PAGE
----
|Isabella of Hainault|
|Queen consort of France|
|Tenure||28 April 1180–15 March 1190|
|Coronation||28 May 1180|
|Born||5 April 1170|
|Died||15 March 1190 19) (aged|
Philip II of France (m. 1180)
|Issue||Louis VIII of France|
|Father||Baldwin V, Count of Hainaut|
|Mother||Margaret I, Countess of Flanders|
Isabella of Hainault (5 April 1170 – 15 March 1190) (Also spelled: Ysabella de Hainault, Ysabelle de Hainaut or Ysabeau de Hainaut) was a Queen of France as the first wife of King Philip II. She was also formally a ruling countess of Artois de jure between 1180 and 1190.
Isabella was born in Valenciennes on 5 April 1170, the daughter of Baldwin V, Count of Hainaut, and Margaret I, Countess of Flanders.When she was just one year old, her father had her betrothed to Henry, the future Count of Champagne. He was the nephew of Adèle of Champagne, the queen of France. In 1179, both their fathers swore that they would proceed with the marriage, but her father later agreed to her marrying King Philip II.
Isabella married Philip on 28 April 1180 at Bapaume, and brought as her dowry the county of Artois. The marriage was arranged by her maternal uncle Philip, Count of Flanders, who was advisor to the King.The wedding did not please the queen dowager, for it meant the rejection of her nephew and the lessening of her brothers' influence.
She was crowned Queen of France at Saint Denis on 28 May 1180. As Baldwin V rightly claimed his daughter to be a descendant of Charlemagne, the chroniclers of the time saw in this marriage a union of the Carolingian and Capetian dynasties.
Though Isabella received extravagant praise from certain annalists, she initially failed to win Philip's affections owing to her inability to provide him with an heir, although she was only 14 years old at the time.Meanwhile, in 1184, Philip was waging war against Flanders; angered at seeing his wife's father Baldwin support his enemies, he called a council at Sens for the purpose of repudiating her. According to Gislebert of Mons, Isabella then appeared barefooted and dressed as a penitent in the town's churches, thus gaining the sympathy of the people. Her appeals angered them so much that they went to the palace and started shouting loud enough to be heard inside. Robert, the king's uncle, successfully interposed; no repudiation followed, for repudiating her would also have meant the loss of Artois.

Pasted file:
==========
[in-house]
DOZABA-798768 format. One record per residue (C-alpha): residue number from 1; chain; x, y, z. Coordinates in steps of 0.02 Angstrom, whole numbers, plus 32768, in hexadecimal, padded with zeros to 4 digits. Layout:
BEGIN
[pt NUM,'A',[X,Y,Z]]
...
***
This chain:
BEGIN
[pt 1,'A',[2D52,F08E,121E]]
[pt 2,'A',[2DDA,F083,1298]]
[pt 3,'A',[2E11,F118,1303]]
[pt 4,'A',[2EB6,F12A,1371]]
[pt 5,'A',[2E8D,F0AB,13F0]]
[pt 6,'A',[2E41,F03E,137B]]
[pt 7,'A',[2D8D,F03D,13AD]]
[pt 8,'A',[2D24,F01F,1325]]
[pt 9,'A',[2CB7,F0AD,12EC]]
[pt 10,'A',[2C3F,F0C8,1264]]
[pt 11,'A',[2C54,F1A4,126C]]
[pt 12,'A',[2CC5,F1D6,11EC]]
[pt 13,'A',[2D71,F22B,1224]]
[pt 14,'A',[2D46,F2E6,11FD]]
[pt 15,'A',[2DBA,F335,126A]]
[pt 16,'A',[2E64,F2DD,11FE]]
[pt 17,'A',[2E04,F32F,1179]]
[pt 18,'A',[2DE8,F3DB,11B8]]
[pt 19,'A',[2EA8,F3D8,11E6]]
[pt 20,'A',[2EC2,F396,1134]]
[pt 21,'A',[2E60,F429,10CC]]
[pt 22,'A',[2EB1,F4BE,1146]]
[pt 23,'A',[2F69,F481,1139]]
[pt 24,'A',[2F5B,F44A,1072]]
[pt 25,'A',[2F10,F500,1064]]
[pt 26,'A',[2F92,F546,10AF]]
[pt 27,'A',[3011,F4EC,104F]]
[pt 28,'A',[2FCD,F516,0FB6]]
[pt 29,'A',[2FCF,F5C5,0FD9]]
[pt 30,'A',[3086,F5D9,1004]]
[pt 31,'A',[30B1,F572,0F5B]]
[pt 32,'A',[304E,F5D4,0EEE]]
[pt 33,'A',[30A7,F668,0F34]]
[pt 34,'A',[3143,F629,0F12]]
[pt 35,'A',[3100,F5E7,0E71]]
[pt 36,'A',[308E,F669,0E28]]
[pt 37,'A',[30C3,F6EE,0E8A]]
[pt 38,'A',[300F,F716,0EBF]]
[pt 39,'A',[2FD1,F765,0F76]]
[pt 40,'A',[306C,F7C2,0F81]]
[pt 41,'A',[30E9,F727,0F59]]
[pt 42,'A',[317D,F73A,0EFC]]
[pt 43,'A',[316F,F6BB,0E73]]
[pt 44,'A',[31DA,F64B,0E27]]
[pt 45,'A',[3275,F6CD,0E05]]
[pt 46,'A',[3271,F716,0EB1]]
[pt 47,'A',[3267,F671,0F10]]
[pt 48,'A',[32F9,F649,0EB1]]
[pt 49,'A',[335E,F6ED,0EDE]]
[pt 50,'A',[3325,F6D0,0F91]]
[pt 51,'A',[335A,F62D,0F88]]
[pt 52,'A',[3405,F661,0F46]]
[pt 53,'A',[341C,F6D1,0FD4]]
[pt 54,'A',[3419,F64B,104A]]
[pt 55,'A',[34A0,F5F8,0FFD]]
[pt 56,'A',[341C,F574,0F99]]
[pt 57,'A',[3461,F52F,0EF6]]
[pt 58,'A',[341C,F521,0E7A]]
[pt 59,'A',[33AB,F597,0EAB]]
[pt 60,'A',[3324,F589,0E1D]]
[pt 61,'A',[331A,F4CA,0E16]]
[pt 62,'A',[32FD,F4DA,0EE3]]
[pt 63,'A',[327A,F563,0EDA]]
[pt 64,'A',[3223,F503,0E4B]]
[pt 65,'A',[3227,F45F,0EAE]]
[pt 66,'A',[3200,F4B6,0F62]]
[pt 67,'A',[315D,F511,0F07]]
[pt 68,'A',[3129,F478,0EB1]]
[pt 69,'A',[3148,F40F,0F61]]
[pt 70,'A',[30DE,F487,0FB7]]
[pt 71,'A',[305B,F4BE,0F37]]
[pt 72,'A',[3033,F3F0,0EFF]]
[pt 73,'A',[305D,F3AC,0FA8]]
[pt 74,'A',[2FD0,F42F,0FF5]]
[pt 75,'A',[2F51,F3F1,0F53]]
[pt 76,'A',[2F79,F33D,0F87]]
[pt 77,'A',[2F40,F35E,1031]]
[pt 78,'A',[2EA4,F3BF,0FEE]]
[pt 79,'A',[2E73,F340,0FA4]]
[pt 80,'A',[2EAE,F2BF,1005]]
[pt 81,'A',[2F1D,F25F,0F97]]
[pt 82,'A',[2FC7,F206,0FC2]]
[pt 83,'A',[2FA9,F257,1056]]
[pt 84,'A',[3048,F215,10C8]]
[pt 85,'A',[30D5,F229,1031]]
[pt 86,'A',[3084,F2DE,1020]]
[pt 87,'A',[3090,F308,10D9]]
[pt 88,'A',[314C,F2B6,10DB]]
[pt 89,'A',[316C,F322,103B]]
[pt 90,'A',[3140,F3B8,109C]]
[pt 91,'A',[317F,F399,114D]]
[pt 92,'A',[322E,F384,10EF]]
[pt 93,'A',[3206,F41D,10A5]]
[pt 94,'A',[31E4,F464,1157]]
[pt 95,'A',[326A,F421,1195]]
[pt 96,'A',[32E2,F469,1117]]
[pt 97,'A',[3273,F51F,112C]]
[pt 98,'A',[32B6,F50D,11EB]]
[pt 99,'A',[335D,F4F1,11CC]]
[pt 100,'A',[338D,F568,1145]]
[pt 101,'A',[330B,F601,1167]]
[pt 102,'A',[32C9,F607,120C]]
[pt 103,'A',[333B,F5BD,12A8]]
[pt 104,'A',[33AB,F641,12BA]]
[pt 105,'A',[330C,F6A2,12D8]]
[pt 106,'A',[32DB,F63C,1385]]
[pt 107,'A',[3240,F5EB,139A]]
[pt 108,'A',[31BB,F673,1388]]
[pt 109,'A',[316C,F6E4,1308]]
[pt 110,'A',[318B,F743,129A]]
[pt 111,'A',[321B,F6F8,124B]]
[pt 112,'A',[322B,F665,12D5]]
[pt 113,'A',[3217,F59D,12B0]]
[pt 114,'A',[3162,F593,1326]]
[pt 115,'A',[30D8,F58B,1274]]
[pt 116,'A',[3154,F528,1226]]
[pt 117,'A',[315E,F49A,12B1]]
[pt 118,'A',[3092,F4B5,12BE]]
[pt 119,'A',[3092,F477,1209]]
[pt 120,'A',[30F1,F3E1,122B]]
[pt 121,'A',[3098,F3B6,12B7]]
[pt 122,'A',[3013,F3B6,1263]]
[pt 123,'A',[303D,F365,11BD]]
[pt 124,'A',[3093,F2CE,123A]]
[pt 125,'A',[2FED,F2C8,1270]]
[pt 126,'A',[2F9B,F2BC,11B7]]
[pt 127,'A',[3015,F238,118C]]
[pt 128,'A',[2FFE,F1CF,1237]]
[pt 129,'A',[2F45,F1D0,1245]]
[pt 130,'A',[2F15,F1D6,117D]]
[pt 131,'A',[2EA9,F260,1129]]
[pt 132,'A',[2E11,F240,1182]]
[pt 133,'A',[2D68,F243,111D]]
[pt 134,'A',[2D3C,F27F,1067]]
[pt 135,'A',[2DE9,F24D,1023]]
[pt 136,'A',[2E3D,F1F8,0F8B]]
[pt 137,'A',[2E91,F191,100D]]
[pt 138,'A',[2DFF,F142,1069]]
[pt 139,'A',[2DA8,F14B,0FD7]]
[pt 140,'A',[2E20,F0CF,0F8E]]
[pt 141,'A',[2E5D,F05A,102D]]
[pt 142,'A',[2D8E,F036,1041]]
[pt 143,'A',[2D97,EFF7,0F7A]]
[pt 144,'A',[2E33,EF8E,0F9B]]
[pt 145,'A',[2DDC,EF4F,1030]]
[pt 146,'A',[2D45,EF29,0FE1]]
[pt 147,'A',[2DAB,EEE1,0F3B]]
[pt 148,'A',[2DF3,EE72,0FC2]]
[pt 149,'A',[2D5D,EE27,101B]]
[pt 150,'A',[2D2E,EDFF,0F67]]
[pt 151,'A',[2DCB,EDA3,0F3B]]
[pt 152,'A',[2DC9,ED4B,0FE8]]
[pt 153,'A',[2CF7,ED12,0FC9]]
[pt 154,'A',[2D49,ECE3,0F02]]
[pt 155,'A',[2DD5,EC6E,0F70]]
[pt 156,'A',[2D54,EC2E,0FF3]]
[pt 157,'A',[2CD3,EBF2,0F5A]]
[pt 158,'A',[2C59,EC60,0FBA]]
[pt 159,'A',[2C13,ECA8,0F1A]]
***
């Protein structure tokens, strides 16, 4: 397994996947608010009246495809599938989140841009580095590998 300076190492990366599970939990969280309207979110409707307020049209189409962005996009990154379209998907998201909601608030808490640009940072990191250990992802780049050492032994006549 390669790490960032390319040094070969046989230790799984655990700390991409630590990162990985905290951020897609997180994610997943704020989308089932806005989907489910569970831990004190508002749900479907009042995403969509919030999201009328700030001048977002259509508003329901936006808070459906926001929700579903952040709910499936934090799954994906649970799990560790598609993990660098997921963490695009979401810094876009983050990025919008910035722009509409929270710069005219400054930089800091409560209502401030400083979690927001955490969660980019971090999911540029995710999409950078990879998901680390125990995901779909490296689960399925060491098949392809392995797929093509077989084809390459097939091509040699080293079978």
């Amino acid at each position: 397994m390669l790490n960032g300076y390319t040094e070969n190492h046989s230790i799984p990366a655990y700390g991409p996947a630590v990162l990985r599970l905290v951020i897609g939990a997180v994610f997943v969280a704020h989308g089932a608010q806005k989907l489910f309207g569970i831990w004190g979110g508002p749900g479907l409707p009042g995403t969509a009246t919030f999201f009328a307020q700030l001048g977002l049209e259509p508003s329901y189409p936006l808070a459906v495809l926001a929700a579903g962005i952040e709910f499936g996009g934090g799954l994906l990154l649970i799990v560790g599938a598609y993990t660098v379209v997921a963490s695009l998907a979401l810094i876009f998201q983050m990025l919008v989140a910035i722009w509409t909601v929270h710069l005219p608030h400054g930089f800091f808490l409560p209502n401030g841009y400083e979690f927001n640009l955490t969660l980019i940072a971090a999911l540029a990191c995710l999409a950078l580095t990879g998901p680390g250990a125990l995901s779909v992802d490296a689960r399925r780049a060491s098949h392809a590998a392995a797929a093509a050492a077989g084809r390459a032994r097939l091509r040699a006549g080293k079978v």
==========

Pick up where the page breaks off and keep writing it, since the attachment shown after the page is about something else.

Finally, on 5 September 1187, she gave birth to the desired son, Louis.
Isabella's second pregnancy was extremely difficult. On 14 March 1190, she gave birth to twin boys named Robert (who died the same day) and Philip (who died 3 days afterwards, on 17 March). Owing to complications in childbirth, she died in Paris on the next day (15 March), aged not quite 20, and was buried in the cathedral of Notre-Dame.She was mourned for greatly in the capital, having been a popular queen. Her husband was not with her when she died, nor did he attend the funeral, as he was away in Normandy campaigning against Richard I of England. When Philip learnt of her death, he hastily signed a truce with Richard and returned to Paris, where he confirmed the placement of her tomb and spent several days in mourning before returning to Normandy the following week. In a letter to Pope Clement III, he wrote that he greatly missed his late wife.
Isabella's son Louis succeeded her as Count of Artois. Her dowry of Artois eventually returned to the French crown following the death of her husband, when her son Louis became king.
"Queen Isabelle, she of noble form and lovely eyes." cm from pelvis to feet, she would have stood about 1.72-1.75 m, (5'8"-5'9") tall. It was during this exhumation that a silver seal (now in the British Museum) was discovered in the queen's coffin. Little used during her lifetime, it is one of the few medieval seals with a royal connection to survive from the Middle Ages.In 1858, Isabelle's body was exhumed and measured at the cathedral of Notre Dame in Paris. At 90
Philip II, known as Philip Augustus, was King of France from 1180 to 1223. His predecessors had been known as kings of the Franks, but from 1190 onward, Philip became the first French monarch to style himself "King of France". The son of King Louis VII and his third wife, Adela of Champagne, he was originally nicknamed Dieudonné (God-given) because he was a first son and born late in his father's life. Philip was given the epithet "Augustus" by the chronicler Rigord for having extended the crown lands of France so remarkably.